Then, three years after that, again depending upon their ability to behave themselves, they will be eligible to apply for citizenship. Some time in 2025 they will hopefully go to Te Ahu, where they will hold a Bible and swear the oath of allegiance, and they will be New Zealanders. All in just 17 short years!
One hopes that those who have supported them will still be here to celebrate that long-awaited occasion. John Carter won't be the Mayor, so he won't be presiding at Te Ahu, and the Northland Age will be under new editorial management. Jackie Simkins, who, as Mrs Garcia's employer since January 2008, fought tooth and nail for her, has retired as general manager at Switzer, but will undoubtedly be there. Matt King too, who should still be the MP for Northland, and maybe his Parliamentary community engagement and communications advisor Deirdre Healy, who he says deserves much of the credit.
So, hopefully, will some of those in the wider community who have supported the Garcias. Who have celebrated the occasional encouraging news in years gone by, who have commiserated when the situation looked bleak, and who have deplored the processes followed by a government department where common sense has succumbed to rules and regulations whose purpose seems to be to create work for civil servants, enabling them to stifle the ambitions of people who can make a real contribution to their communities and this country, while rolling out the welcome mat for some who don't.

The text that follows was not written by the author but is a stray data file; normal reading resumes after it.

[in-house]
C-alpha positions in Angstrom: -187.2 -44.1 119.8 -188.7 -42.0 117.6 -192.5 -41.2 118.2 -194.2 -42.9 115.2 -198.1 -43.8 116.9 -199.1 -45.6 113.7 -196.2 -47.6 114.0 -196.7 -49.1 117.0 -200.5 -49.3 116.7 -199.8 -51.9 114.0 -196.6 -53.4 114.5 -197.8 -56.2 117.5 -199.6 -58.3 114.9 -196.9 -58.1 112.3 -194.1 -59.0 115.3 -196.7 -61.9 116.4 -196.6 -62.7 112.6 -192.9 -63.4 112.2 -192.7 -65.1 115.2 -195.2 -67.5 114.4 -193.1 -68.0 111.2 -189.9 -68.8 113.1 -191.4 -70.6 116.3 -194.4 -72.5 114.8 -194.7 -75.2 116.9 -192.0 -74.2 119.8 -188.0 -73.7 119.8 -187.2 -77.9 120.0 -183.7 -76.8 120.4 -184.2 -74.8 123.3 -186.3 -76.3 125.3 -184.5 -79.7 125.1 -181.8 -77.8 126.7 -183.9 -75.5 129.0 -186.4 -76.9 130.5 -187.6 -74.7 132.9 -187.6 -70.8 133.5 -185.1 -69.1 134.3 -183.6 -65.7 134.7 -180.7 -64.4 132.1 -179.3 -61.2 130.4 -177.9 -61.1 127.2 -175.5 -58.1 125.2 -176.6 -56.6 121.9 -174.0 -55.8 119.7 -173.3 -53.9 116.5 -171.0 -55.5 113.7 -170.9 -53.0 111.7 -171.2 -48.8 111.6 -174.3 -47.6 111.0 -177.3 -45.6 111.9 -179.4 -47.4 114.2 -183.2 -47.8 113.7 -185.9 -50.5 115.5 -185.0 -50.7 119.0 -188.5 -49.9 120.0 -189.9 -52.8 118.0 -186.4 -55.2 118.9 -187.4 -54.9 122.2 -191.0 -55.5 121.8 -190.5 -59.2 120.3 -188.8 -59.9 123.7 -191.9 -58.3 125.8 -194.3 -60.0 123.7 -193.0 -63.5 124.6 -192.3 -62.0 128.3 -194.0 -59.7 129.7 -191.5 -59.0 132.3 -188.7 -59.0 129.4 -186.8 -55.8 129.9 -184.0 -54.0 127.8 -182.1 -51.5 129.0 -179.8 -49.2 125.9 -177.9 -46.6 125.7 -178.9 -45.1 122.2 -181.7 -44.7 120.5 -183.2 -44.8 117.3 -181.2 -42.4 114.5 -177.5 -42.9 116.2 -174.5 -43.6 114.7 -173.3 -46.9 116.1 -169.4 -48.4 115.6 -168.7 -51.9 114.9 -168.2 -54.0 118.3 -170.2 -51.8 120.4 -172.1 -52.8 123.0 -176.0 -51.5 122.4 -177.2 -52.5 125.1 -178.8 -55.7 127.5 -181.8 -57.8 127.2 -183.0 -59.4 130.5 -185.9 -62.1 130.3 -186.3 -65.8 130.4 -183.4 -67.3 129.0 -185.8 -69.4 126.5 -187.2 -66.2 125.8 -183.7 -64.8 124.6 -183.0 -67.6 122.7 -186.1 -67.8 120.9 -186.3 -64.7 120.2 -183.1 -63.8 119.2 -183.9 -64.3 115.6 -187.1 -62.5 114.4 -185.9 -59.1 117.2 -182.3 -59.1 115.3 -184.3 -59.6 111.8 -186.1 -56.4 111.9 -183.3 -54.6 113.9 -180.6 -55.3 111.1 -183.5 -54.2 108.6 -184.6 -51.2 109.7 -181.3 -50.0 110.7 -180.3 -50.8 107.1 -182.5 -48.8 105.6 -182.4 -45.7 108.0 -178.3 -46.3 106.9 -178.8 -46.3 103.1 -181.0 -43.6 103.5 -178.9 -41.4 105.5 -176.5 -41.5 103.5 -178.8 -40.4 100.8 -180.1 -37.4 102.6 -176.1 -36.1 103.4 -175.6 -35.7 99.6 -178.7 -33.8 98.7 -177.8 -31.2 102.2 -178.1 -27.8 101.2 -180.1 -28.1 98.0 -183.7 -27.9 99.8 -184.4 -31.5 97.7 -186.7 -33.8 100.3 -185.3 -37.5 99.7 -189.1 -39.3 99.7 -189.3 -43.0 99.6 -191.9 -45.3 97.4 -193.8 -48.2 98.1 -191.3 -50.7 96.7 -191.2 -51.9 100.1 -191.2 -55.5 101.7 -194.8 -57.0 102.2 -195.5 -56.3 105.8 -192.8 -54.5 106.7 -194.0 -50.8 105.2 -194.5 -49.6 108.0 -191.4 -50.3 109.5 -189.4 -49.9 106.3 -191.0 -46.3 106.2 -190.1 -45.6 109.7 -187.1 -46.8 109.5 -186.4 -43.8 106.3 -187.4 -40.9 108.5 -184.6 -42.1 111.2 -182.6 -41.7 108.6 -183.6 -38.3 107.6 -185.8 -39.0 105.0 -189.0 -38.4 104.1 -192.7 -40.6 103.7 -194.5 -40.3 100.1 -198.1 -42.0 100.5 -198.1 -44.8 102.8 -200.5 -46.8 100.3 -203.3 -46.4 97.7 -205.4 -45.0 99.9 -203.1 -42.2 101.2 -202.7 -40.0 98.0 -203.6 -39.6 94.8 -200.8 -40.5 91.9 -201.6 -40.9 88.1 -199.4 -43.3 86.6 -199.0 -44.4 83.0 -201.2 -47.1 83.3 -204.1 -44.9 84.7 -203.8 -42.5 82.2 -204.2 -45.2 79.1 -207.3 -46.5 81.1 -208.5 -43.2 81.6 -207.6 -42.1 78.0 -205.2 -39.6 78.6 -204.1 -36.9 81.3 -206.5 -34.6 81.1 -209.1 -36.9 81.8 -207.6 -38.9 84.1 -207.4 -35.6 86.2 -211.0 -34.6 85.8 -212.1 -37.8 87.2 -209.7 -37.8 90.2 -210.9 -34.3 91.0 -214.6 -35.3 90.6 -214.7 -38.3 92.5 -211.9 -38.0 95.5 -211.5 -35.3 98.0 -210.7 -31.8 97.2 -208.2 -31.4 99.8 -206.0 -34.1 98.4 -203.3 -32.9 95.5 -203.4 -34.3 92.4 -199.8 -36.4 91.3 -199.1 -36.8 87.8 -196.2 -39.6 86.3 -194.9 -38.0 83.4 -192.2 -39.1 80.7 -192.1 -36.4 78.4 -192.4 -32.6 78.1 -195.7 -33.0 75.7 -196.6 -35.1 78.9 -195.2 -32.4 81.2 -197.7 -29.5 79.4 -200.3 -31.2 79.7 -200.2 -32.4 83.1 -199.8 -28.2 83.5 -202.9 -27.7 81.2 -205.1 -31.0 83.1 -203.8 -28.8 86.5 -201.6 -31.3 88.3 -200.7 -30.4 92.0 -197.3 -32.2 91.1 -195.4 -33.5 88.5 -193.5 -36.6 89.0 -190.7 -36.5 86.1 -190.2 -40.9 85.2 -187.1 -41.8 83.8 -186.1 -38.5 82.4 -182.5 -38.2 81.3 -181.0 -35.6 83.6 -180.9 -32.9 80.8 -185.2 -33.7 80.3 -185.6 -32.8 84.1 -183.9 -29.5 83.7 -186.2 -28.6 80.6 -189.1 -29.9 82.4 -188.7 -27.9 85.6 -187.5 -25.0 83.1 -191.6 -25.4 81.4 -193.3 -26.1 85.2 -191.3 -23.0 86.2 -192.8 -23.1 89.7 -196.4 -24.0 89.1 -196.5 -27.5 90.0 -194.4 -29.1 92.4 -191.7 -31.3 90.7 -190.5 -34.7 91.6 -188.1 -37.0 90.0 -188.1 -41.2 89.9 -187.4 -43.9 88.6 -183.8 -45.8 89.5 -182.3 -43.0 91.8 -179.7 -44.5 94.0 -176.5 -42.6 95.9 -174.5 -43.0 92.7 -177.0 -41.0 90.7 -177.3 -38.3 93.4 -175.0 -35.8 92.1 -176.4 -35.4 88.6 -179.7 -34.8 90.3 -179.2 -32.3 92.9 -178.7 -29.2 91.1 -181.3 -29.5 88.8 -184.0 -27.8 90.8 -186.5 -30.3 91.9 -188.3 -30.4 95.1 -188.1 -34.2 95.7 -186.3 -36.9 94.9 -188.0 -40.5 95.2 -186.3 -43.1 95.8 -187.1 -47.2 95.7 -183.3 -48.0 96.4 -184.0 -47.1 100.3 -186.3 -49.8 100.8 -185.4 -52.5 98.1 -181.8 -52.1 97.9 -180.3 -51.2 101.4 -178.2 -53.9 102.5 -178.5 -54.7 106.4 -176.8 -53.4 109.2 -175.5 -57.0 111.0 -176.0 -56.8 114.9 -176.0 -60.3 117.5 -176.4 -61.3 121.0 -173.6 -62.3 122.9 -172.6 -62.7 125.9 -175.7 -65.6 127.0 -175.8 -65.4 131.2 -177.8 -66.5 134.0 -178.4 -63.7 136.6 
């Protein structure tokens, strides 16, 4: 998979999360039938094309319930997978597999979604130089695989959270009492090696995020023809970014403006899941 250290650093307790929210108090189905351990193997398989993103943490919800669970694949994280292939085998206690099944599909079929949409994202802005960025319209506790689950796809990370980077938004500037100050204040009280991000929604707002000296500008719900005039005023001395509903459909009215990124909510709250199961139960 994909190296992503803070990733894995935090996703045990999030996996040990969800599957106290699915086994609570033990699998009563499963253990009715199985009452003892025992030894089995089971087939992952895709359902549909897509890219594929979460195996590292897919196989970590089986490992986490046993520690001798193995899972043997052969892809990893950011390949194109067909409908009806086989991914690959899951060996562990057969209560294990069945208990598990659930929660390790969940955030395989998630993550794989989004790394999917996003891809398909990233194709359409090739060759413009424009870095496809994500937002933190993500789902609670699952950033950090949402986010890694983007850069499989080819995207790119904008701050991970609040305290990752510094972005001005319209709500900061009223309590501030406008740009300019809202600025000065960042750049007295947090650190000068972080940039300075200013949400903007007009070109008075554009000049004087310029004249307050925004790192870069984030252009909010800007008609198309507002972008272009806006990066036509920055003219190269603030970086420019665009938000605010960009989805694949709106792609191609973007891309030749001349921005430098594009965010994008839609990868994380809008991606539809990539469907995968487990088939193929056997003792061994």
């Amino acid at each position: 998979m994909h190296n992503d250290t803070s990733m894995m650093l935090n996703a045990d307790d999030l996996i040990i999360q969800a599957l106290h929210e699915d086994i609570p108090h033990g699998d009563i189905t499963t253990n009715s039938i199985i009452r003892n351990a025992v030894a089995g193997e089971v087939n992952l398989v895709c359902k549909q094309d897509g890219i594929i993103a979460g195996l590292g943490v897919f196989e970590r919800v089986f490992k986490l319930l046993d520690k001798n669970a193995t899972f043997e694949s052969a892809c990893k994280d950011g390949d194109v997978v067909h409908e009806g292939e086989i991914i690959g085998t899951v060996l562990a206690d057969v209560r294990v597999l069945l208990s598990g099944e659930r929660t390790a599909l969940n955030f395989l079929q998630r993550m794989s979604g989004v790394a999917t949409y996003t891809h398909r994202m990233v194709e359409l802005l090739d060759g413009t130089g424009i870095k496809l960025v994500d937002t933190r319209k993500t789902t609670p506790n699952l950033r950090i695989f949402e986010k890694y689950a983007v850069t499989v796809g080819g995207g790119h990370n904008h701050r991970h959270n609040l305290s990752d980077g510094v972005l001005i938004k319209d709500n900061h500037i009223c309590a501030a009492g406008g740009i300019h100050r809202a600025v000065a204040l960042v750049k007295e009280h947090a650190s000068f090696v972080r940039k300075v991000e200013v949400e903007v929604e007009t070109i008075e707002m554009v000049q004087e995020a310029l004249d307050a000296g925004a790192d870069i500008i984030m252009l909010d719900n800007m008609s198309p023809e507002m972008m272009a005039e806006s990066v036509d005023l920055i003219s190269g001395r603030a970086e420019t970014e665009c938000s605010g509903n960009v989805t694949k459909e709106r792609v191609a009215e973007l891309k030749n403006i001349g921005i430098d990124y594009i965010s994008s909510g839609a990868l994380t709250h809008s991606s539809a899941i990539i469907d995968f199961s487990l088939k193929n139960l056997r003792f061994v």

Matt King will tell you that he spends much of his time fighting for people who want to live and work in the Far North, and are already contributing, but are not up to Immigration's seemingly random standards. Bay of Islands couple Peter and Lina Jia, and their 10-year-old daughter Cici, are in the same boat that the Garcias have been in for so long, having been warned that if they don't leave voluntarily they will be in jeopardy of arrest and deportation, after years of battling the system.
Their community is going into bat for them, but success is by no means guaranteed. Hopefully they will win. And if they do, hopefully someone in Immigration will tell them. Eventually. When someone asks.